Me You and I one of the songs they mentioned was gotten from a dream (meanwhile na just vibes dey my own dreams). It’s a song you can sing to reassure your lover that they don’t have to cry /Baby, you should know it’s alright / Don’t let this love / Don’t let this love fade away / Let our love be magical. Kingsley skillfully led the cavy mass choir by the 1,2,3 call and response as they screamed the lyrics If you be my baby girl / I will be your baby boy/ Oo ye ye into the abyss of the night making everyone feel in that moment like they were a part of the band.

Knote and Segun of The Cavemen Live in Jabi Boat Club, Abuja by Sadiq Sarumi. The African Hobo

They were excited to share new songs from their sophomore album coming out before the end of the year; whoop whoop we’re eating good. It had the lyrics- I won’t let you go, please hold my hands.

They describe their music sometimes as Brain and Booty because of its ability to be poured into reflective forms, danceable ballads that travel beyond erotic playfulness and into sentimental world-weary emotions. The music is expressed as serious but unserious at the same time; you can dance to it, you can also meditate on it.

The Cavemen Live in Jabi Boat Club, Abuja by Sadiq Sarumi. The African Hobo

Ah, Akaraka oh (Destiny) Echi d’ime (Tomorrow is pregnant), Kingsley rhythmically intones on “Akaraka” in his husky Igbo tongue over the accompanying traditional instrumentals certain to send shots of nostalgia through your body.

The experience cannot be complete without mentioning the horn guys; Bosh and Olusegun Sax who were having so much fun with the music, they played the shakers and ekwe and injected more life into the set by singing and dancing whenever the horns weren’t playing.

Onyema Uche speaks to the mind of a man, highlighting the saying that what you don’t know won’t hurt you. Please this does not relate to the paternity of your child. The song says it’d be better for us to live life not knowing the mind of another person. Because if you know my mind, you might run away from me. And if I know your mind, I might run away from you. This is one of my best songs on the album, the sound transcends the lyrics, the chants are deeply reflective sending chills down your spine.

The pace of the groove started to slow down when they entered Obiageri a sombre song that features Mama; it would have been absolutely bonkers if she had joined them on stage. The lyrics aren’t so straight as it talks about someone who only came to the world to enjoy and come close only to take but are never of any real value.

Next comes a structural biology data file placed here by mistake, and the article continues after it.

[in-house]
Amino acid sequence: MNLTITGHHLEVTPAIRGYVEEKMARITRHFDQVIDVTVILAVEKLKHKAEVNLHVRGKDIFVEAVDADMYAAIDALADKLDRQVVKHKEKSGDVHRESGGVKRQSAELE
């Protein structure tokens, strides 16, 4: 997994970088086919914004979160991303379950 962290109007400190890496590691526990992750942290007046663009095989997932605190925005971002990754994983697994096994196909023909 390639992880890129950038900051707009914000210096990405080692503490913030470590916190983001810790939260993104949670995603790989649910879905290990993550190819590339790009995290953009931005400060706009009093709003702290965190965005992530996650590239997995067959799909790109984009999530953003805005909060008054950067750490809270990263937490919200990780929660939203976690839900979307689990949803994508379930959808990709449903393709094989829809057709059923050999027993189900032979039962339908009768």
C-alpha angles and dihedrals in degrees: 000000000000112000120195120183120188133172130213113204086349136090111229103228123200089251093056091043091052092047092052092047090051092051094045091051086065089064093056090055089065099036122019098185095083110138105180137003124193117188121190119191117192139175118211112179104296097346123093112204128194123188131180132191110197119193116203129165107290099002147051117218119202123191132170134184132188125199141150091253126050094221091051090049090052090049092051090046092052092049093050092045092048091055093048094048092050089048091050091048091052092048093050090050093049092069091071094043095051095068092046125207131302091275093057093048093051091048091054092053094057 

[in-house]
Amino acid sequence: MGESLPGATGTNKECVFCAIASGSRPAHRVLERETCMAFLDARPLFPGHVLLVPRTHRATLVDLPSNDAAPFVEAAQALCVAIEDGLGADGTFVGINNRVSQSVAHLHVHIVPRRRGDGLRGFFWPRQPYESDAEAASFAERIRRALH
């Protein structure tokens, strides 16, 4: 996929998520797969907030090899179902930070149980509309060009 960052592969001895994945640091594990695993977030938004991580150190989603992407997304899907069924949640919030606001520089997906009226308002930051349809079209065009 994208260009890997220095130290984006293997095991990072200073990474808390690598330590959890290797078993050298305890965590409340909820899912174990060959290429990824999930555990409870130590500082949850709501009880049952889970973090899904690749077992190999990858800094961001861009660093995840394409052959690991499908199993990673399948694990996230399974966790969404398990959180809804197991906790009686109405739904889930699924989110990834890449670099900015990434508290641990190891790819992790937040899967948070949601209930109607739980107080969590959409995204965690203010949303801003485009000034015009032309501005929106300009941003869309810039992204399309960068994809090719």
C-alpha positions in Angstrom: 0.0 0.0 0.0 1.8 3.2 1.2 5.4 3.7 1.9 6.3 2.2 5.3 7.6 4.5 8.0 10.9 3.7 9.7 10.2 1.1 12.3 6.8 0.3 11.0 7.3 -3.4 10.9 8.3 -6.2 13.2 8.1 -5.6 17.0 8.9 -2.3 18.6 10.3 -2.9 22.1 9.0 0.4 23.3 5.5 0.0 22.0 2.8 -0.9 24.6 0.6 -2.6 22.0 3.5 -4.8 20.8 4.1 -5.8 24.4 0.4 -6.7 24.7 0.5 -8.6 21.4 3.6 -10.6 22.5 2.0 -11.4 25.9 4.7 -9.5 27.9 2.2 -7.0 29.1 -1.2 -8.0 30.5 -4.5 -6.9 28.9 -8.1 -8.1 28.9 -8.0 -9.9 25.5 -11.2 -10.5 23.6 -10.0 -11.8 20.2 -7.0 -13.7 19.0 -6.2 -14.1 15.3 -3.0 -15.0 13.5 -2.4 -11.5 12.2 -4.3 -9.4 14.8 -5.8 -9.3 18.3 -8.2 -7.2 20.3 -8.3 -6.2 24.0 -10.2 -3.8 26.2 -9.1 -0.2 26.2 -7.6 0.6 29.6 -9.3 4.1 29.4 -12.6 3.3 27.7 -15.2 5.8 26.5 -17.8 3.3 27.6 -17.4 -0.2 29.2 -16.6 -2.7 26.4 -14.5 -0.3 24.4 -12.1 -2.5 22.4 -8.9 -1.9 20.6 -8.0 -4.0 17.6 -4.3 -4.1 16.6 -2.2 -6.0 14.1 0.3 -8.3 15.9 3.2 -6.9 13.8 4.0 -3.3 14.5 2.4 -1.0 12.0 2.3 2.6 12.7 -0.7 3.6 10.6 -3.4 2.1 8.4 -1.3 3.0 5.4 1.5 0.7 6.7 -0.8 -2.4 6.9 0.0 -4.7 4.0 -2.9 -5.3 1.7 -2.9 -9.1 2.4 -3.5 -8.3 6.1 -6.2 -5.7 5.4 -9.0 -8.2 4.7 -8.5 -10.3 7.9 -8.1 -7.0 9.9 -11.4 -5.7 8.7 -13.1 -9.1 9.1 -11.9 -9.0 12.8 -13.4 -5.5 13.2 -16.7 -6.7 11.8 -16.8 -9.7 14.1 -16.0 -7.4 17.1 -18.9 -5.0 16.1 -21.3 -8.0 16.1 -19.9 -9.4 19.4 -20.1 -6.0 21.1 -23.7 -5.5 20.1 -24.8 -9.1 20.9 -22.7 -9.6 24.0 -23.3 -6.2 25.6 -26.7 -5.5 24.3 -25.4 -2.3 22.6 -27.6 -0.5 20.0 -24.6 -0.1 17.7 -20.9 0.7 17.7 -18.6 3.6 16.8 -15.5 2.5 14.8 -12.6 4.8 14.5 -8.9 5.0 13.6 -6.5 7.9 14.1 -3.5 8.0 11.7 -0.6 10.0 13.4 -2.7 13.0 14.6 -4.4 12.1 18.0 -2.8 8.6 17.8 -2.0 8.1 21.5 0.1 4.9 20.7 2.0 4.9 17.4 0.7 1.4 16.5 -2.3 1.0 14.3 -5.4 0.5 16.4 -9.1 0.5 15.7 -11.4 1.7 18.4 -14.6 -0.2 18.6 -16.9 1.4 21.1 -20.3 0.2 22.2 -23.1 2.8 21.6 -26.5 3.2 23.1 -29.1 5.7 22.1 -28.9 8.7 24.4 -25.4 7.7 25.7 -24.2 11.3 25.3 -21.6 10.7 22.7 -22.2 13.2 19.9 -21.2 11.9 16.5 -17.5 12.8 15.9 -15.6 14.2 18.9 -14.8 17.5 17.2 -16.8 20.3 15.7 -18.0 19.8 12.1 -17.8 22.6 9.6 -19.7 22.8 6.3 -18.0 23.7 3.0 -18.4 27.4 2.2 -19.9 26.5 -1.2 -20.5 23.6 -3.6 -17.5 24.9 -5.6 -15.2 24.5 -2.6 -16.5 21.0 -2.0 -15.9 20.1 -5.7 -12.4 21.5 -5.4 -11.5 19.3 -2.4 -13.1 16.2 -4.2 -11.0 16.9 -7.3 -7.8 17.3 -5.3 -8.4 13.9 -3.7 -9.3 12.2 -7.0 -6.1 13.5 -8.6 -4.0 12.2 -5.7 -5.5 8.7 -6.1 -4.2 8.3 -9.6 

Next up was one of the songs the cavemen first released Osondu a song they say was birthed out of frustration but giving to them by God and took them about 2years to finally release. It takes you on a solemn journey through life with a prayer asking God for guidance.

Mgbe I na-aga ije gi elekwala anya n’azu, ọsọndu

When you’re going on your journey, don’t look back, it’s the race of life. In the race of life you have to keep moving

Osondu

They winded the set up by looking for their shoes and clothes because Anita wanted to kill somebody; a bubbly ode to a woman that had them sprung. A concept everyone can easily relate with, the primal need to love and be loved.

Kingsley ended by affirming that they were taking highlife to the world. That means we will have a bigger cavy community. If you have never attended a cavemen’s concert, you are simply missing out on something magical.

Cavy People and The Cavemen Live in Jabi Boat Club, Abuja by Sadiq Sarumi. The African Hobo

As I come to the end of this article, I ask myself- Will they stay true to the Roots? How will the pending international recognition affect their originality? Where will they be 20 Years from now?

Whatever the case may be, I am already proud of the legacy my “rebellious” generation will leave behind. The future of Afro-beat in Made Kuti, Reggae in Skip Marley, Highlife in The Cavemen but to mention a few. There’s a host of African sounds that can still be explored and western sounds that need the African influence, the cavy people are well fed we are eating good now and the cavy people are not malnourished. 

Thank-Yooooo! (in knotes Igbo accent)

Hope you enjoyed this article from the cave and remember to stay cavy!

All Pictures were taken by Sadiq Sarumi (IG @SadiqSarumi)

Stream Roots by The Cavemen

Finally Finally,

Big Shout-out to everyone that put this show together and sponsors; Ope (Peeyloopy), Jessica Bongos, Jabi Boat Club and Heineken Ng.

Hobo-Out (@theafricanhobo)